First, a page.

As parents we want to help our children. Sometimes helping our children means teaching them to help themselves, gaining independence and confidence. I will help our children, if I can, but I won’t do their work for them.

Time to Chime In: How do you determine the difference between your kids needing help and them trying to shirk responsibility?



10 thoughts on “Help! (a.k.a. Do It For Me)

  1. These tips are so great. I think all kids have those moments. One thing I have to look out for is helping with the same type of problem (long division, for instance) over and over until the Littles get used to me going through it on the board and forget to learn to do it themselves. When I notice this happening, I have to make myself stop, watch them work through the problem with occasional “What comes next?” prompts. Sometimes it’s hard to draw that line between teacher and mama. As Mama, we want to stop them from having any sort of trouble, but as Teacher we have to harden our hearts a bit to do what’s best for them. Great advice!

    Liked by 1 person

  2. This is definitely very hard to determine at times! I don’t want my kids to give up because something was too hard for them but yet I do want them to reach that feeling of accomplishment when they are able to tackle something. My kids don’t like to be challenged too much so it’s a fine line. If it is too hard,they do tend to give up. I find just giving them a little nudge helps get them past that daunting and overwhelmed feeling.I have noticed though that if it is something they are truly interested in, they will try harder with or without my help. Sometimes, they don’t have a choice but to wait for my help because my hands are tied elsewhere 🙂 Which comes convenient for the impatient and determined child 😉 Great post!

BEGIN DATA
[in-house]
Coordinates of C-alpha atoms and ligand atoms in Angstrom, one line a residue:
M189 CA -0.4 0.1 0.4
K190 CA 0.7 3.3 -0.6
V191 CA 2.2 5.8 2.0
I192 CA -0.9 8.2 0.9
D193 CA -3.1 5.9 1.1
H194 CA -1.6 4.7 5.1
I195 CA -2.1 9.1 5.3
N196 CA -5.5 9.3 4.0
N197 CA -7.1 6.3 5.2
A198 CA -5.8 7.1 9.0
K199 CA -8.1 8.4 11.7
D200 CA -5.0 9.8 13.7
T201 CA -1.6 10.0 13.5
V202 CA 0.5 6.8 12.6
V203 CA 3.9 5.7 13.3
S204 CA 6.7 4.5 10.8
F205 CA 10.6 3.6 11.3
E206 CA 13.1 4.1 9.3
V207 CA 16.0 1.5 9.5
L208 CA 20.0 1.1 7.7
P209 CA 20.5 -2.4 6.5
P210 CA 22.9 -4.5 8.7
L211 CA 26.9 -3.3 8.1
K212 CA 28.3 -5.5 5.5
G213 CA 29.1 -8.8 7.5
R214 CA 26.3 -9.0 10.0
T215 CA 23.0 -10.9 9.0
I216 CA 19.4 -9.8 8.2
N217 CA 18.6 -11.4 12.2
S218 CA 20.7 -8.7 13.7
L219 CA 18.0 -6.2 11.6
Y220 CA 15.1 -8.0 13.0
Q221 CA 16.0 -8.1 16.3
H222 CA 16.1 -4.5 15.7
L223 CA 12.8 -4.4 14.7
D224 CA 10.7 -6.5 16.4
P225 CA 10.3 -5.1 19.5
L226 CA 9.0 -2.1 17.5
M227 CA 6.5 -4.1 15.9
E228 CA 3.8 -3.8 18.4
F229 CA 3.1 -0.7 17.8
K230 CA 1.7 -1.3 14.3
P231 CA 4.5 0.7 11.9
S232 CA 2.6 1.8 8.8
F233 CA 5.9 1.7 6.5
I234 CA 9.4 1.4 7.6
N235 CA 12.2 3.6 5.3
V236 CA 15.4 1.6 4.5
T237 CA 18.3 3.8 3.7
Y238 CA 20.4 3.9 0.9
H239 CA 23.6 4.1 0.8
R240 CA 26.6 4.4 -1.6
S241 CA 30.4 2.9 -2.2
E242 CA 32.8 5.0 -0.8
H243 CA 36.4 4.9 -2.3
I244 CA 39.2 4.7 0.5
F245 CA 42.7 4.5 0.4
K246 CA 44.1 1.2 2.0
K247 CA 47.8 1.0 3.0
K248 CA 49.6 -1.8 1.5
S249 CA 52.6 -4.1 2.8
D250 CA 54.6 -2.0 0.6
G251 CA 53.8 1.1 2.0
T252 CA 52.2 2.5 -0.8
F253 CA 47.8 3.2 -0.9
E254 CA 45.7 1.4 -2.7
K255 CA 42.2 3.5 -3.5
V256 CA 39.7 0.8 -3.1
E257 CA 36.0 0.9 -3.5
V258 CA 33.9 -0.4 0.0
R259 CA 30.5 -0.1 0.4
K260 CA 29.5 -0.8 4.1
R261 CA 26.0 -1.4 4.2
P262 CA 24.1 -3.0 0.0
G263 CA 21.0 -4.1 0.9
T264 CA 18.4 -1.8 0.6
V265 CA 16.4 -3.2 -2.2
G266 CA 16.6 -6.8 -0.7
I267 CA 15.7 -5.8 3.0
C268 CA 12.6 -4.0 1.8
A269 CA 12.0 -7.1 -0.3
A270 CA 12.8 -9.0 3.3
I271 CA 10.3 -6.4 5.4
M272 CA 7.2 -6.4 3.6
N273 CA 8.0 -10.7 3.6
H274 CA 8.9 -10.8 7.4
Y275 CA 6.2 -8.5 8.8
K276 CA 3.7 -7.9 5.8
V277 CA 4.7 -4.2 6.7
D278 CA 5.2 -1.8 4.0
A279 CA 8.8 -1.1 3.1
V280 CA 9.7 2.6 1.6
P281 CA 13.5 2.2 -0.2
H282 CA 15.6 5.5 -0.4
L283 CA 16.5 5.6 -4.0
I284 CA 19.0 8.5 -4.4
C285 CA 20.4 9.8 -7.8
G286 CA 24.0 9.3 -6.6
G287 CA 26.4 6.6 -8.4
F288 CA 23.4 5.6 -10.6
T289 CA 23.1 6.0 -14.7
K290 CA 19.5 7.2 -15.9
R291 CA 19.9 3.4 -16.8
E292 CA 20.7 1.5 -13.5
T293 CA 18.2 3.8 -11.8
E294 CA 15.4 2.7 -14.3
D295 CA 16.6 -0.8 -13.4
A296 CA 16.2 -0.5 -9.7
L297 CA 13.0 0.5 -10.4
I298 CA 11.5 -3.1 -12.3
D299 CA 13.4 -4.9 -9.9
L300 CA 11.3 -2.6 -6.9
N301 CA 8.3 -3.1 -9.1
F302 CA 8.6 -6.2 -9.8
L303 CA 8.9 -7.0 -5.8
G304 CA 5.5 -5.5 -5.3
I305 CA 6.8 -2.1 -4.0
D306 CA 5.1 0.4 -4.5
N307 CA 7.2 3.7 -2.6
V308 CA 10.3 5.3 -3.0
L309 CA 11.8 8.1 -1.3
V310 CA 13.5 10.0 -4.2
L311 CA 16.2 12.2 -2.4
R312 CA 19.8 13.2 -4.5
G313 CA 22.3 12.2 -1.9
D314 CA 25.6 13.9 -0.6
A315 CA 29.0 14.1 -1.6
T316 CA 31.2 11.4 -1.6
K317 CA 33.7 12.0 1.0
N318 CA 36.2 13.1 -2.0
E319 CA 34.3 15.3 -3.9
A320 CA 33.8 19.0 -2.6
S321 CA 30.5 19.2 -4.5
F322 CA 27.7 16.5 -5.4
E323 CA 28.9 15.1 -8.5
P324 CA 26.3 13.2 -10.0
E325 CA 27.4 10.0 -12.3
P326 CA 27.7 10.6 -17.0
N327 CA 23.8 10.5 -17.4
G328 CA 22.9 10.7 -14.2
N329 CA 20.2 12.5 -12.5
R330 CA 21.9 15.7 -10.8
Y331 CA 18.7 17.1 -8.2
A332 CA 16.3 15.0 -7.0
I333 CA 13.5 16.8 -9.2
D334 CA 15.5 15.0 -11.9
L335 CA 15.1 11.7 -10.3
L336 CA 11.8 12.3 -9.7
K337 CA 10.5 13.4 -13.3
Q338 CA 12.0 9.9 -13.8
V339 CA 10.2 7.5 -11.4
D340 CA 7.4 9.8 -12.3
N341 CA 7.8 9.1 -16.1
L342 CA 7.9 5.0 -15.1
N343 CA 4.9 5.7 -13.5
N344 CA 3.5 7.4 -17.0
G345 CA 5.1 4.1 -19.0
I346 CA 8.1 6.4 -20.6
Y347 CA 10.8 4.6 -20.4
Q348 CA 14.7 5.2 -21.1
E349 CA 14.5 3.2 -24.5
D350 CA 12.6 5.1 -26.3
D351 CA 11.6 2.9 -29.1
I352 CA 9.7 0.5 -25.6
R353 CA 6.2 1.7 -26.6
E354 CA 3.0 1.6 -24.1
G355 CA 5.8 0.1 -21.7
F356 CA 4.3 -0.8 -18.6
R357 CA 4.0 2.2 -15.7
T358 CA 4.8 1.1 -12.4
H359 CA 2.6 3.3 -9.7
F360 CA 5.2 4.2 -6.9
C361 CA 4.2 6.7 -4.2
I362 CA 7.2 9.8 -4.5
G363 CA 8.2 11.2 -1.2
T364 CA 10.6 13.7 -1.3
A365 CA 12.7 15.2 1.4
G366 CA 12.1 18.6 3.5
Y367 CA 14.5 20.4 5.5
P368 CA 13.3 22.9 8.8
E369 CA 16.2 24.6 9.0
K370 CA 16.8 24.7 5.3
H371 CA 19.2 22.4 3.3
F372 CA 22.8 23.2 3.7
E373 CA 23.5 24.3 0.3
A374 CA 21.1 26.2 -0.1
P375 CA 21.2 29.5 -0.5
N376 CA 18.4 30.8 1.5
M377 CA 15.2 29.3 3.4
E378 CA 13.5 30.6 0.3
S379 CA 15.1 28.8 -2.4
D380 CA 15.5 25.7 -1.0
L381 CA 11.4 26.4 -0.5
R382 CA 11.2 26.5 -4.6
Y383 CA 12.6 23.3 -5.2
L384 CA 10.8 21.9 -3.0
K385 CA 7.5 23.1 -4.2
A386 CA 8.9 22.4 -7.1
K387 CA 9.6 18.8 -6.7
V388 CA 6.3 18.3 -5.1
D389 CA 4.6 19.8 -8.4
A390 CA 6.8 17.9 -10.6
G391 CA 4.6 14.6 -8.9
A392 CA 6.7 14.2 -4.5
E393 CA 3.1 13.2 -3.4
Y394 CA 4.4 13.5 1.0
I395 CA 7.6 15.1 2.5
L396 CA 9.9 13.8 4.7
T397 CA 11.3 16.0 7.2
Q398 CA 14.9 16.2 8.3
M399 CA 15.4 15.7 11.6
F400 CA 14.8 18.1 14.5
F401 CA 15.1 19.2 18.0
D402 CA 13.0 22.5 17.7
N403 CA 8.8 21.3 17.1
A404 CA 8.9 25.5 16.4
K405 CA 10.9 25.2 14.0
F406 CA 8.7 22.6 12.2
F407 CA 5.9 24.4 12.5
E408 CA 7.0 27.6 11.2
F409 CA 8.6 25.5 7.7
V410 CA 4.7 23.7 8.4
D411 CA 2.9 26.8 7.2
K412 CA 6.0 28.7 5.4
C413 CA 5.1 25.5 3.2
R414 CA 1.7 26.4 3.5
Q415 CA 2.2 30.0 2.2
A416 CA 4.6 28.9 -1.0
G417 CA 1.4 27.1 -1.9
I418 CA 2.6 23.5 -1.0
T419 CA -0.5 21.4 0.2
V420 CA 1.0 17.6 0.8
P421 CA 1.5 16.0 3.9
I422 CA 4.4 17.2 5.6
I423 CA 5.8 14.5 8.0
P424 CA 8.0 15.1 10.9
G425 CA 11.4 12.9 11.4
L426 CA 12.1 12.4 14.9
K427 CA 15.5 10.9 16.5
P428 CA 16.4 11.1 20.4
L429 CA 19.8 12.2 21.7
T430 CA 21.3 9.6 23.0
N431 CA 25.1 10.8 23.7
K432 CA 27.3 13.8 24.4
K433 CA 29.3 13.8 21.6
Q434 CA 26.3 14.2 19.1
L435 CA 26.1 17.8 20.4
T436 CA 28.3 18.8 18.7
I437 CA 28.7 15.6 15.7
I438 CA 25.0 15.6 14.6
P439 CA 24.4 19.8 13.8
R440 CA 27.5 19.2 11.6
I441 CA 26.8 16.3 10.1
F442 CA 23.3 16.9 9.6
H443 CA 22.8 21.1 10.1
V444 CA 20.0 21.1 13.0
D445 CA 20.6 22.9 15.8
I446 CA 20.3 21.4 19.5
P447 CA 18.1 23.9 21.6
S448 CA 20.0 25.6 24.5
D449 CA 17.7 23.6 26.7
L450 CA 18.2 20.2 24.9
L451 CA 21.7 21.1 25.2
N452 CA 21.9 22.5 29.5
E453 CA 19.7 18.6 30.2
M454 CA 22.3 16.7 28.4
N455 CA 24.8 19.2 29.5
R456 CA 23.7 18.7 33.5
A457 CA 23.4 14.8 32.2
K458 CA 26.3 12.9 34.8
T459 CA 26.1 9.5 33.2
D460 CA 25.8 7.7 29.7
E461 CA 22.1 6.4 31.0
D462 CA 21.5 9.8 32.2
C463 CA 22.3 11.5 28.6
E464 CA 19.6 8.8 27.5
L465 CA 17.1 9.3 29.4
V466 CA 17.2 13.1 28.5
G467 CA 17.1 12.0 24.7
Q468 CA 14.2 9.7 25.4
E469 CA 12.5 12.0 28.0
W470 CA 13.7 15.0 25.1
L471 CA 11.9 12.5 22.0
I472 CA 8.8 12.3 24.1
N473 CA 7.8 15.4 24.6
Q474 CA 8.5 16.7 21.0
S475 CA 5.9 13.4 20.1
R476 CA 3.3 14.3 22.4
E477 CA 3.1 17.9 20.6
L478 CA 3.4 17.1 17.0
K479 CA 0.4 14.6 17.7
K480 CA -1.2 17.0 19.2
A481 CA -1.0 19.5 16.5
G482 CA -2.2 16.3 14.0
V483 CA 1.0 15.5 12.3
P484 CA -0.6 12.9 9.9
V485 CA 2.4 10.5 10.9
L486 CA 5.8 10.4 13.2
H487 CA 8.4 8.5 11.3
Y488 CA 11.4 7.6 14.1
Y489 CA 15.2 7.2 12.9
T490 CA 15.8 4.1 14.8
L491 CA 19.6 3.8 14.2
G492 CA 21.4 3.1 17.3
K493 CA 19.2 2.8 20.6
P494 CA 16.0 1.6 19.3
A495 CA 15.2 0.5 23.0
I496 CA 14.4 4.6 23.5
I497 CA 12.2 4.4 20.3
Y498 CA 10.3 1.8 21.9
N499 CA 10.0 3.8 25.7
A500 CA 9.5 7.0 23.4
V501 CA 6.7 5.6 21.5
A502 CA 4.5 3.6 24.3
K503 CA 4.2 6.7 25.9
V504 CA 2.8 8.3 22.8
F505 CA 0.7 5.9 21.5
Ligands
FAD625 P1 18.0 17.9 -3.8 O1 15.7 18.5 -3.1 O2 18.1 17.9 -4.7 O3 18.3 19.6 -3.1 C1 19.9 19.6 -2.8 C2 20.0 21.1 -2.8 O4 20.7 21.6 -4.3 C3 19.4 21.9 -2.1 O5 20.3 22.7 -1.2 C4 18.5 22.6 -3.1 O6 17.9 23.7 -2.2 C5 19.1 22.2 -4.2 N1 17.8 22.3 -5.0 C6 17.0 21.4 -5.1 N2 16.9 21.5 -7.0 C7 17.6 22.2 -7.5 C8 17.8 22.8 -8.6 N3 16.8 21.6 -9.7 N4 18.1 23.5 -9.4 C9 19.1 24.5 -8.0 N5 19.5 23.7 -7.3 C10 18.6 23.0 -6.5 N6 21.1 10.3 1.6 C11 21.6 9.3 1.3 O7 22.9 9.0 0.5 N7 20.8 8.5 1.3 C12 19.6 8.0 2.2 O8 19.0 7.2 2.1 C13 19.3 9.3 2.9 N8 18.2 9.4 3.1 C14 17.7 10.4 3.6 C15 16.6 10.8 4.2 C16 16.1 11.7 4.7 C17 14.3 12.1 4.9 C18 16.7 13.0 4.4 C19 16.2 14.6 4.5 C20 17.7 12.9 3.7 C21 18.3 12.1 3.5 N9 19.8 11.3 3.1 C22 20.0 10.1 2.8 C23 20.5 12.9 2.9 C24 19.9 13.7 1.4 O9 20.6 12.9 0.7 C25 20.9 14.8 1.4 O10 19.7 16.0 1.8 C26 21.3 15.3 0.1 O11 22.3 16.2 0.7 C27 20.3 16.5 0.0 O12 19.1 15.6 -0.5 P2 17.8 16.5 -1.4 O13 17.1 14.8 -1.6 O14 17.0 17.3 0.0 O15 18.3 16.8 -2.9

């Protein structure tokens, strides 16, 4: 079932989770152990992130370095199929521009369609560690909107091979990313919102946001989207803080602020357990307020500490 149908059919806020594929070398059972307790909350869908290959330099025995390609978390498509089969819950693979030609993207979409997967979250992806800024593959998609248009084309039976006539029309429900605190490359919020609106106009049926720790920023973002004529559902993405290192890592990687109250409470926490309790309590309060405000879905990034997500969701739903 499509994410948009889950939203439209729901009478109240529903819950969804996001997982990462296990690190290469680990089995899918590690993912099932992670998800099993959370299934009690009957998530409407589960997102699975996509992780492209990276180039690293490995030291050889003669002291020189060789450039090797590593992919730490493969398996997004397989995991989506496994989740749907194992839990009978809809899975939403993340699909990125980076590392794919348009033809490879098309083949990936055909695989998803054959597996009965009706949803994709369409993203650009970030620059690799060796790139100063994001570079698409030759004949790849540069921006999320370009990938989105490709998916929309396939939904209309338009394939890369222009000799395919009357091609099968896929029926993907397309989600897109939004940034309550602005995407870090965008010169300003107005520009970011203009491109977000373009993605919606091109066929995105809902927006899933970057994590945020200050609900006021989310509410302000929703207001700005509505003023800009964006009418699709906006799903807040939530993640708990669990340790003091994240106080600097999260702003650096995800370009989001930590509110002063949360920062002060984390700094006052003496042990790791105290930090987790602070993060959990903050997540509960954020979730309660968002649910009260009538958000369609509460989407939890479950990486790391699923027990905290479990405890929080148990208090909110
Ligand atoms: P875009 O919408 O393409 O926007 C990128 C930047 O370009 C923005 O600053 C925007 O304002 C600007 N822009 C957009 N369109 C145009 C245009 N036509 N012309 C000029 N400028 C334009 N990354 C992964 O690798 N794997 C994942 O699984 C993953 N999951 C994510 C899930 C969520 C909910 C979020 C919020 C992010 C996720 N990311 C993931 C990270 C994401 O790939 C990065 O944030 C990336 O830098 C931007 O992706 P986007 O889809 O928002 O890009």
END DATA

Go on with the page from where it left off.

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  3. I wish there were a subtle way to ask my sister to read this, but from her bad habits of doing everything for my nephew, I learned to not do it all for my son, whom at the time was only 6 (now he is 15 and high honors). I knew that my son may struggle with school work (we didn’t homeschool) but also, I knew with help that he was capable of completing it.
    Book reports down to every day school work, my sister did it all. Now, my nephew is incapable of any school work. He was diagnosed as mentally challenged, two years ago. I honestly believe that if she had challenged him and helped, but not done the work, he may still be able to do more for himself. He was never incapable when he was younger, he just knew how to manipulate the situation to make his Mom do the work for him.
    Always follow the child’s cues to see if they are being lazy or do need just a nudge to get going.
    Thanks for sharing!

    Liked by 1 person

  4. You’ve identified one of the biggest struggles of teaching (besides bureaucratic paperwork). In the classroom, often I let the children struggle their way to an answer (after preparing the way with the tools they’d need). I was OFTEN, daily met with resistance by parents who said, “My child said you wouldn’t help her.” Yep. My years as a teacher definitely help me as a homeschool mom!

    Liked by 1 person